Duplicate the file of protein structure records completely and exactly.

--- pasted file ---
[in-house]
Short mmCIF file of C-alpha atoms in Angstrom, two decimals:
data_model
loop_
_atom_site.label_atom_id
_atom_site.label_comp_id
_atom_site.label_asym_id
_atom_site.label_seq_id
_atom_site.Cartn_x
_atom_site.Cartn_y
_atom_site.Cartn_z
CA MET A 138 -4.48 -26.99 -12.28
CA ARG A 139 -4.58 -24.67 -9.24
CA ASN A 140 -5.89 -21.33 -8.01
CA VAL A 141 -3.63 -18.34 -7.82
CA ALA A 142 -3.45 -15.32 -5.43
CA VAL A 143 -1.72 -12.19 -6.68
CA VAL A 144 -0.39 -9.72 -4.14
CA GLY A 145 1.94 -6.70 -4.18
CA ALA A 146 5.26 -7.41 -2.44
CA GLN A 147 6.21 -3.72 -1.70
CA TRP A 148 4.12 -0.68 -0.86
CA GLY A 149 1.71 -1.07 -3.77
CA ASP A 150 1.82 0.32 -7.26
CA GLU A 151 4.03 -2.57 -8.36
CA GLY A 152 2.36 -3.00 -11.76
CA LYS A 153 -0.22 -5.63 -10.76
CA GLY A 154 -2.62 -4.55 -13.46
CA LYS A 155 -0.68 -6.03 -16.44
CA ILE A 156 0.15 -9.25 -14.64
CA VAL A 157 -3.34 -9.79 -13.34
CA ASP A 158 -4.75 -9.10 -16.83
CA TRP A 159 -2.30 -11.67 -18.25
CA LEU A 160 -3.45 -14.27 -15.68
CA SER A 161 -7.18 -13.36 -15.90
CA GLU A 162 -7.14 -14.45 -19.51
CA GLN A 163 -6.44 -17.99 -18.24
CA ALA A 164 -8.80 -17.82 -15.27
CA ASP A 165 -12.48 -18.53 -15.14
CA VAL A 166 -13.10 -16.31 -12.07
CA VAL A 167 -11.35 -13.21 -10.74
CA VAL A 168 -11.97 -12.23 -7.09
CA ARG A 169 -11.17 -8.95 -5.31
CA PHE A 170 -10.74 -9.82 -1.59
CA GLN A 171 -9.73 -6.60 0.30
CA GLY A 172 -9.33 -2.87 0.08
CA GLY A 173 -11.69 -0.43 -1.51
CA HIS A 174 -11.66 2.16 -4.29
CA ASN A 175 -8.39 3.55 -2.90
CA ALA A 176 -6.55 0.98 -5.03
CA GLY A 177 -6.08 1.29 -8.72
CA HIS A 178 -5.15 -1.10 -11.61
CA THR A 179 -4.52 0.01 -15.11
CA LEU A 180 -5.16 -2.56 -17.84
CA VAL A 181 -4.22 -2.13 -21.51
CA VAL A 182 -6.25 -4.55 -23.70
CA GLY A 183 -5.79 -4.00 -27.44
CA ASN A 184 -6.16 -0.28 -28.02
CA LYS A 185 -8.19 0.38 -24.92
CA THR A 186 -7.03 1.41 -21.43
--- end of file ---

[in-house]
Short mmCIF file of C-alpha atoms in Angstrom, two decimals:
data_model
loop_
_atom_site.label_atom_id
_atom_site.label_comp_id
_atom_site.label_asym_id
_atom_site.label_seq_id
_atom_site.Cartn_x
_atom_site.Cartn_y
_atom_site.Cartn_z
CA MET A 138 -4.48 -26.99 -12.28
CA ARG A 139 -4.58 -24.67 -9.24
CA ASN A 140 -5.89 -21.33 -8.01
CA VAL A 141 -3.63 -18.34 -7.82
CA ALA A 142 -3.45 -15.32 -5.43
CA VAL A 143 -1.72 -12.19 -6.68
CA VAL A 144 -0.39 -9.72 -4.14
CA GLY A 145 1.94 -6.70 -4.18
CA ALA A 146 5.26 -7.41 -2.44
CA GLN A 147 6.21 -3.72 -1.70
CA TRP A 148 4.12 -0.68 -0.86
CA GLY A 149 1.71 -1.07 -3.77
CA ASP A 150 1.82 0.32 -7.26
CA GLU A 151 4.03 -2.57 -8.36
CA GLY A 152 2.36 -3.00 -11.76
CA LYS A 153 -0.22 -5.63 -10.76
CA GLY A 154 -2.62 -4.55 -13.46
CA LYS A 155 -0.68 -6.03 -16.44
CA ILE A 156 0.15 -9.25 -14.64
CA VAL A 157 -3.34 -9.79 -13.34
CA ASP A 158 -4.75 -9.10 -16.83
CA TRP A 159 -2.30 -11.67 -18.25
CA LEU A 160 -3.45 -14.27 -15.68
CA SER A 161 -7.18 -13.36 -15.90
CA GLU A 162 -7.14 -14.45 -19.51
CA GLN A 163 -6.44 -17.99 -18.24
CA ALA A 164 -8.80 -17.82 -15.27
CA ASP A 165 -12.48 -18.53 -15.14
CA VAL A 166 -13.10 -16.31 -12.07
CA VAL A 167 -11.35 -13.21 -10.74
CA VAL A 168 -11.97 -12.23 -7.09
CA ARG A 169 -11.17 -8.95 -5.31
CA PHE A 170 -10.74 -9.82 -1.59
CA GLN A 171 -9.73 -6.60 0.30
CA GLY A 172 -9.33 -2.87 0.08
CA GLY A 173 -11.69 -0.43 -1.51
CA HIS A 174 -11.66 2.16 -4.29
CA ASN A 175 -8.39 3.55 -2.90
CA ALA A 176 -6.55 0.98 -5.03
CA GLY A 177 -6.08 1.29 -8.72
CA HIS A 178 -5.15 -1.10 -11.61
CA THR A 179 -4.52 0.01 -15.11
CA LEU A 180 -5.16 -2.56 -17.84
CA VAL A 181 -4.22 -2.13 -21.51
CA VAL A 182 -6.25 -4.55 -23.70
CA GLY A 183 -5.79 -4.00 -27.44
CA ASN A 184 -6.16 -0.28 -28.02
CA LYS A 185 -8.19 0.38 -24.92
CA THR A 186 -7.03 1.41 -21.43